• Strategy

Air flow system, sacs provide efficient gas exchange: birds


House sparrow / Fir002 / LicenseGFDL - Gnu Free Document License

The respiratory system of birds efficiently transports oxygen via unidirectional air flow and air sac reservoirs.

"The respiratory system of birds is different in both structure and function from the respiratory system of mammals. Avian lungs are small, compact, spongy structures molded among the ribs on either side of the spine in the chest cavity. The dense tissues of avian lungs weigh as much as the lungs of mammals of equal body weight but occupy only about half the volume. Healthy bird lungs are well vascularized and light pink in color.

"Avian lungs are unique in that the air flows in only one direction, rather than in and out as in other vertebrates. How do birds control the air so that it flows through their lungs when they can only inhale and exhale through one trachea? The solution is a surprising combination of unique anatomical features and the manipulation of airflow. Supplementing the lungs is an elaborate system of interconnected air sacs, not present in mammals…Most birds inhale air through nostrils, or nares, at the base of the bill…Inhaled air moves next down the trachea, or windpipe, which divides into two bronchi and in turn into many subdividing stems and branches in each lung…Most of the lung tissue comprises roughly 1800 smaller interconnecting tertiary bronchi. These bronchi lead into tiny air capillaries that intertwine with blood capillaries, where gases are exchanged.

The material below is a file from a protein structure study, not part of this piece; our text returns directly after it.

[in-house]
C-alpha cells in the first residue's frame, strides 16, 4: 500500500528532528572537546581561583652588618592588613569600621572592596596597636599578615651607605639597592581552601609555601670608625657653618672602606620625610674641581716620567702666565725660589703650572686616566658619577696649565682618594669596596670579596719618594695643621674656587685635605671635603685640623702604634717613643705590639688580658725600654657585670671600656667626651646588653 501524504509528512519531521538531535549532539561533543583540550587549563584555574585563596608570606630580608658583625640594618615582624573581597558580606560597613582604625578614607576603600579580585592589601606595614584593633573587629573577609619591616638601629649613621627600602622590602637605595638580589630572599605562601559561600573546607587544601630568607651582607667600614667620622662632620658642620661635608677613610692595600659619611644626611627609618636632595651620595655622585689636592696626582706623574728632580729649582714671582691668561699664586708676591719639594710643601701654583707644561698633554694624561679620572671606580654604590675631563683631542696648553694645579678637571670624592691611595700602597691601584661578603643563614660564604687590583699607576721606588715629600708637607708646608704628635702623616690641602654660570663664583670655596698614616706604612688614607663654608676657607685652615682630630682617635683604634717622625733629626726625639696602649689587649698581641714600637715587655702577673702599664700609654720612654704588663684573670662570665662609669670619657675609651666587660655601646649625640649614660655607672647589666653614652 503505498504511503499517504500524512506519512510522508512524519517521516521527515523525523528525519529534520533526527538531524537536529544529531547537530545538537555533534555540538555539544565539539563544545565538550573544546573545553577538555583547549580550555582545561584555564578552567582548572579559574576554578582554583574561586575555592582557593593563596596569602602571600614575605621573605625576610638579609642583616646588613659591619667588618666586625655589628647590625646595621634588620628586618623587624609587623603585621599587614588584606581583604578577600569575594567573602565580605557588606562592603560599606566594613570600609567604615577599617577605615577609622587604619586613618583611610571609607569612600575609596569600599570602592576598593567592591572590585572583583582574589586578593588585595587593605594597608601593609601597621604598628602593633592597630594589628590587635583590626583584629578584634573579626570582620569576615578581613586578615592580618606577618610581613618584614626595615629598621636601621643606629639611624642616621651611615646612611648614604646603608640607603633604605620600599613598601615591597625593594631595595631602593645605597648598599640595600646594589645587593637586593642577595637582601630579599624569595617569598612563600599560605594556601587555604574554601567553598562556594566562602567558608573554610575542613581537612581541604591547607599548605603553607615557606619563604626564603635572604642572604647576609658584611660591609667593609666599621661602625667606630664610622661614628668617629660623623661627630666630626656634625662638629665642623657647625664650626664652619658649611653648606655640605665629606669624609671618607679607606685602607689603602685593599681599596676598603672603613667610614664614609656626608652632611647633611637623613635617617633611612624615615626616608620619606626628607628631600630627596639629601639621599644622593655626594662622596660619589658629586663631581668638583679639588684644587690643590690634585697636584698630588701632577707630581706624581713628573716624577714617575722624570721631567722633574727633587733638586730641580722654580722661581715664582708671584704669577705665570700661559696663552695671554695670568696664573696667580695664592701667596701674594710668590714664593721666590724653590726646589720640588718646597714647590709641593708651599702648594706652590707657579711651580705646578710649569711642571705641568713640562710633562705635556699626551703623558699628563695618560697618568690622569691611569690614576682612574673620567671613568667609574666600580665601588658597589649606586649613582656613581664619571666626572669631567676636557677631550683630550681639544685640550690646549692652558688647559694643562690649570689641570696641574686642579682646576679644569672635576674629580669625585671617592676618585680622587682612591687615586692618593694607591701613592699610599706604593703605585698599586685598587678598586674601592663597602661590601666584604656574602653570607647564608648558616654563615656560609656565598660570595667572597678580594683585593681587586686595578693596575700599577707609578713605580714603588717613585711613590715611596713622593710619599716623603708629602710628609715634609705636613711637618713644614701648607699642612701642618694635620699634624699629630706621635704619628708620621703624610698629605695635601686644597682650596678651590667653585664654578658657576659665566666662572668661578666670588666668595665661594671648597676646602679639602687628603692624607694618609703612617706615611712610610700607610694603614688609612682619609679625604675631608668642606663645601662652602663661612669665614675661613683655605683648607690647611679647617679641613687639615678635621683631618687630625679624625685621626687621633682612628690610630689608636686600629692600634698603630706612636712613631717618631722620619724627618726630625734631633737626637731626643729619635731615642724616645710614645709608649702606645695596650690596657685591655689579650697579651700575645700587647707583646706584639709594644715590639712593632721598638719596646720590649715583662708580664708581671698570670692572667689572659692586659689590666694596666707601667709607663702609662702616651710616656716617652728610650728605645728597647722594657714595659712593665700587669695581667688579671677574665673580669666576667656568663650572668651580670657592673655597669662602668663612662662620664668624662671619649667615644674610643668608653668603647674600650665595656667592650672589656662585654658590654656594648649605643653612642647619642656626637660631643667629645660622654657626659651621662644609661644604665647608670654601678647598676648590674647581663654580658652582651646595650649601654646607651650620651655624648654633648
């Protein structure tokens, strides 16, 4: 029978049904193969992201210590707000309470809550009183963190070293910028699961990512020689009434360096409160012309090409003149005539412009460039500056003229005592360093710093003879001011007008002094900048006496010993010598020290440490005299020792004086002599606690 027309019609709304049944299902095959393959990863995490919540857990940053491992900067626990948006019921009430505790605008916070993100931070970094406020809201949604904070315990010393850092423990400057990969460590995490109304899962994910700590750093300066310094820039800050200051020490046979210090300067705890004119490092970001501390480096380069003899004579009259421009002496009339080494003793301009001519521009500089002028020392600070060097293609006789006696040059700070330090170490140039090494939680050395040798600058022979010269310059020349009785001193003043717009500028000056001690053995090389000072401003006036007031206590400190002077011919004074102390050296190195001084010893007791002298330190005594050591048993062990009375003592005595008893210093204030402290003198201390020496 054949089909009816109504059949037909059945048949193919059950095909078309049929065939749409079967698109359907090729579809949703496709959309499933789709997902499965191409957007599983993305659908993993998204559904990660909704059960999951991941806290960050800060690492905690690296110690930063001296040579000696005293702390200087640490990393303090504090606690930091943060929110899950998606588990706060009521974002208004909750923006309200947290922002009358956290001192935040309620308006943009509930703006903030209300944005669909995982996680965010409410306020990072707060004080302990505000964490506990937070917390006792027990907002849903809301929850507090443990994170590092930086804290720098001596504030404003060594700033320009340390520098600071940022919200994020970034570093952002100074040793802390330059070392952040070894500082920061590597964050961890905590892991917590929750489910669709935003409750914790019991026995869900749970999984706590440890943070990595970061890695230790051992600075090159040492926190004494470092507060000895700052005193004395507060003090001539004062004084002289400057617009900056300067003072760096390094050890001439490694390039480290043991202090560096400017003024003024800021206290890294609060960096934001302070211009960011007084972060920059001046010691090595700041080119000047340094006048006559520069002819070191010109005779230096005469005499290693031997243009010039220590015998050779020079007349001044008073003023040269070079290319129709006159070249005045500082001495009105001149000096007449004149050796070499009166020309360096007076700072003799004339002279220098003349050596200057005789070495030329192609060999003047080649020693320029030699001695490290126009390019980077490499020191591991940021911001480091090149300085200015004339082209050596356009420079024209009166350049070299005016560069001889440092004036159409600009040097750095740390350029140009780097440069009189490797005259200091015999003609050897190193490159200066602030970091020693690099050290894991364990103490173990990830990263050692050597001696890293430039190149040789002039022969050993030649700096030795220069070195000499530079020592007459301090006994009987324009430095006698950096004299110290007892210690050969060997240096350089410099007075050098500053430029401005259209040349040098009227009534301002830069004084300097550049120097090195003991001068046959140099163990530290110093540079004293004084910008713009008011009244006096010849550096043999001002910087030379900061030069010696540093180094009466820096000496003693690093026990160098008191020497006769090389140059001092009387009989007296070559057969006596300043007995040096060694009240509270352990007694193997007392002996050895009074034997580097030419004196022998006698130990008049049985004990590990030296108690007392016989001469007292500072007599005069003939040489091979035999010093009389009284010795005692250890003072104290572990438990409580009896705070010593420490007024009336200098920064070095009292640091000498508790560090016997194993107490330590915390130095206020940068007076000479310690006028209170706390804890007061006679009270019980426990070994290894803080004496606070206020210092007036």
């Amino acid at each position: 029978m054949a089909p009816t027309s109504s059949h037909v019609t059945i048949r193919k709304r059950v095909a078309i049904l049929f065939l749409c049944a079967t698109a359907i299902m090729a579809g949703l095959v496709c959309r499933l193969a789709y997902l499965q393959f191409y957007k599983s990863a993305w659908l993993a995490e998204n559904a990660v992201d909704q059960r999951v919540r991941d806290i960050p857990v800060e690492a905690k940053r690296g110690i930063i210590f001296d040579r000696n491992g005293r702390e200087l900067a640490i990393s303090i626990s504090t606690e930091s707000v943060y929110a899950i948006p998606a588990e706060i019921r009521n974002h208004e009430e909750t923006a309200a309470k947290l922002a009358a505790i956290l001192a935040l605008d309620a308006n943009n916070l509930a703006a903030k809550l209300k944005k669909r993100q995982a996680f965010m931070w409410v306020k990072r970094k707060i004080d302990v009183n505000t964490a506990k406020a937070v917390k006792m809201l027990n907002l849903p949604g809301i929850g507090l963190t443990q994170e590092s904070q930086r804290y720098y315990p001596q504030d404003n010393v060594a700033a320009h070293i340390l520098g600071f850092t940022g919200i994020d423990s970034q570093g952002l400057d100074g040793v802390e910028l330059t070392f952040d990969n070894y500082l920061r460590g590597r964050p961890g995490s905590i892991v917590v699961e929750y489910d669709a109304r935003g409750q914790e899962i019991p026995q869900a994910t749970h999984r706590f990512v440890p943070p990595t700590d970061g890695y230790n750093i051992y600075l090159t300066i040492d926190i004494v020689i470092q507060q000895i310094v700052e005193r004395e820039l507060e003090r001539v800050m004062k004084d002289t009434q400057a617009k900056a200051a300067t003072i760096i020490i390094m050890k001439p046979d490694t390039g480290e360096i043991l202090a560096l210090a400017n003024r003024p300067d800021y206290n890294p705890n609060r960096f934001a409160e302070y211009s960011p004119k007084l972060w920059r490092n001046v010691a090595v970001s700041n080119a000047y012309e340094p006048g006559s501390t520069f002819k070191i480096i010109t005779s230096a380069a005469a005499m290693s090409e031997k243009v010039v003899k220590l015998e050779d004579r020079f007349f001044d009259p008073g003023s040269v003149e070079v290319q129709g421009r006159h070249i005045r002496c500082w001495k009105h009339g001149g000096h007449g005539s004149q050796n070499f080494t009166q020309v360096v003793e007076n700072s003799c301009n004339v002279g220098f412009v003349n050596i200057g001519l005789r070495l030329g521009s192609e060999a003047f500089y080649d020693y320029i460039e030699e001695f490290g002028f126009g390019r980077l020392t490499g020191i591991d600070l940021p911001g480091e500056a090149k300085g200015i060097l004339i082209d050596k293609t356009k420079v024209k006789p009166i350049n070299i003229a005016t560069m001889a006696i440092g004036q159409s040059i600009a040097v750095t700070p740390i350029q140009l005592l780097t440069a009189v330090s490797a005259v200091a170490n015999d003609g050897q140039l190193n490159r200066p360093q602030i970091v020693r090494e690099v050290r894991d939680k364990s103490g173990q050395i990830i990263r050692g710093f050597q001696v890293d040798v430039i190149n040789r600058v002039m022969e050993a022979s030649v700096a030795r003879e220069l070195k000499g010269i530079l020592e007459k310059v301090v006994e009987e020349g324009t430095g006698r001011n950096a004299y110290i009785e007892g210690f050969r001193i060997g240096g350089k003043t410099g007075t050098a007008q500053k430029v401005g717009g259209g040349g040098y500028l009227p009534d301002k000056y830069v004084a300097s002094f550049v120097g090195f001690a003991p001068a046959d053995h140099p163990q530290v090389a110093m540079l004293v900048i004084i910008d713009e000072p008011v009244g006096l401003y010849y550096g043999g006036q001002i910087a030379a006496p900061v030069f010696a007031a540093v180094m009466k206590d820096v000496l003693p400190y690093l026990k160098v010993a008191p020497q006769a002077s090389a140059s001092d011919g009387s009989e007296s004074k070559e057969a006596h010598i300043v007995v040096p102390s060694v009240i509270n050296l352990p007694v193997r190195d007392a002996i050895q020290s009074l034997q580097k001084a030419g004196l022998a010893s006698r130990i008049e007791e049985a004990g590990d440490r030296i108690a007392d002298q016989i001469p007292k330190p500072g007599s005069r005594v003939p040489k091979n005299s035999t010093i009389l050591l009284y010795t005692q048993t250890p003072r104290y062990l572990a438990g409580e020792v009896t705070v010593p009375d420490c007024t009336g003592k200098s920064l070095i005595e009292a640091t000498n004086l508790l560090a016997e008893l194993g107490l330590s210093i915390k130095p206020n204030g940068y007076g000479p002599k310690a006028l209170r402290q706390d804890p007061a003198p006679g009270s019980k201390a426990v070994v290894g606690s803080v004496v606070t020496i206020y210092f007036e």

"Inhaled air proceeds through two respiratory cycles that, together, consist of four steps. Most of the air inhaled in step 1 passes through the primary bronchi to the posterior air sacs…In step 2, the exhalation phase of this first breath, the inhaled air moves from the posterior air sacs into the lungs. There, oxygen and carbon dioxide (CO2) exchange takes place as inhaled air flows through the air-capillary system. The net time that the bird inhales, step 3, the oxygen-depleted air moves from the lungs into the anterior air sacs. The second and final exhalation, step 4, expels CO2-rich air from the anterior air sacs, bronchi, and trachea back into the atmosphere.

"This series of four steps maximizes contact of fresh air with the respiratory surfaces of the lung. Most importantly, a bird replaces nearly all the air in its lungs with each breath. No residual air is left in the lungs during the ventilation cycle of birds, as it is in mammals. By transferring more air and air higher in oxygen content during each breath, birds achieve a more efficient rate of gas exchange than do mammals…The air-sac system is an inconspicuous, but integral, part of the avian respiratory system…Air sacs are thin-walled (only one or two cell layers thick) structures that extend into the body cavity and into the wing and leg bones…The air sacs make possible the continuous, unidirectional, efficient flow of air through the lungs." (Gill 2007:143-147)

(See gallery for illustration)
About the inspiring organism
Med_533pxbirdrespiration.svg Aves

Learn more at EOL.org
Organism/taxonomy data provided by:
Species 2000 & ITIS Catalogue of Life: 2008 Annual Checklist

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Application Ideas: Computer models for efficient transport, efficient HVAC systems, efficient irrigation systems.

Industrial Sector(s) interested in this strategy: Transportation, buildings, agriculture

Gill FB. 2007. Ornithology. New York: W.H. Freeman and Company. 758 p.
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